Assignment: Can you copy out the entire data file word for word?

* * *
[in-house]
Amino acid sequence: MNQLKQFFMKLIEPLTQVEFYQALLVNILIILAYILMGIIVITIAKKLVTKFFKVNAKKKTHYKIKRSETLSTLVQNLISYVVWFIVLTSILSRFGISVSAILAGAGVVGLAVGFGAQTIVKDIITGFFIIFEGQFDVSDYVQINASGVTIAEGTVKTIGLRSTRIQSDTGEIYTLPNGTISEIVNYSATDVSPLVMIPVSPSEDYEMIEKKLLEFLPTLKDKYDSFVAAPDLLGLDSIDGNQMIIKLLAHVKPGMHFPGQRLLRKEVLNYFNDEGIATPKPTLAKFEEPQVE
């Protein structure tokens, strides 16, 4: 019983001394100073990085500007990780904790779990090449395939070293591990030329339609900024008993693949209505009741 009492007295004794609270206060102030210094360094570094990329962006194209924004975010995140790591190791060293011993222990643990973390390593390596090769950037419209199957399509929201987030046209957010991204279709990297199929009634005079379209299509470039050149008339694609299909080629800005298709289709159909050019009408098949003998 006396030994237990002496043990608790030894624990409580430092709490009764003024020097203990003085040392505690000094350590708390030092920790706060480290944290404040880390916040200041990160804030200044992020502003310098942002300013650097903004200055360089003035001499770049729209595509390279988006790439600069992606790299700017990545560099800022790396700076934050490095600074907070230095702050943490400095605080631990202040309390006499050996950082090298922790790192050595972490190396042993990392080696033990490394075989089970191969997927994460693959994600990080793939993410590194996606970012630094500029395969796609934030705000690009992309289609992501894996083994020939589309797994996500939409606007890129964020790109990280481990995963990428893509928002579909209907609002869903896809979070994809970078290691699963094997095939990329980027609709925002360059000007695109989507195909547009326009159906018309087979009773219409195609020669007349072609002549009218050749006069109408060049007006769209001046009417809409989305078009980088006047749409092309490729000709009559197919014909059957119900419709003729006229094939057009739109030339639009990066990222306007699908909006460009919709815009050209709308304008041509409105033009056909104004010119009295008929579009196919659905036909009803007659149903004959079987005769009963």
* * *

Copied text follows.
[in-house]
Amino acid sequence: MNQLKQFFMKLIEPLTQVEFYQALLVNILIILAYILMGIIVITIAKKLVTKFFKVNAKKKTHYKIKRSETLSTLVQNLISYVVWFIVLTSILSRFGISVSAILAGAGVVGLAVGFGAQTIVKDIITGFFIIFEGQFDVSDYVQINASGVTIAEGTVKTIGLRSTRIQSDTGEIYTLPNGTISEIVNYSATDVSPLVMIPVSPSEDYEMIEKKLLEFLPTLKDKYDSFVAAPDLLGLDSIDGNQMIIKLLAHVKPGMHFPGQRLLRKEVLNYFNDEGIATPKPTLAKFEEPQVE
């Protein structure tokens, strides 16, 4: 019983001394100073990085500007990780904790779990090449395939070293591990030329339609900024008993693949209505009741 009492007295004794609270206060102030210094360094570094990329962006194209924004975010995140790591190791060293011993222990643990973390390593390596090769950037419209199957399509929201987030046209957010991204279709990297199929009634005079379209299509470039050149008339694609299909080629800005298709289709159909050019009408098949003998 006396030994237990002496043990608790030894624990409580430092709490009764003024020097203990003085040392505690000094350590708390030092920790706060480290944290404040880390916040200041990160804030200044992020502003310098942002300013650097903004200055360089003035001499770049729209595509390279988006790439600069992606790299700017990545560099800022790396700076934050490095600074907070230095702050943490400095605080631990202040309390006499050996950082090298922790790192050595972490190396042993990392080696033990490394075989089970191969997927994460693959994600990080793939993410590194996606970012630094500029395969796609934030705000690009992309289609992501894996083994020939589309797994996500939409606007890129964020790109990280481990995963990428893509928002579909209907609002869903896809979070994809970078290691699963094997095939990329980027609709925002360059000007695109989507195909547009326009159906018309087979009773219409195609020669007349072609002549009218050749006069109408060049007006769209001046009417809409989305078009980088006047749409092309490729000709009559197919014909059957119900419709003729006229094939057009739109030339639009990066990222306007699908909006460009919709815009050209709308304008041509409105033009056909104004010119009295008929579009196919659905036909009803007659149903004959079987005769009963």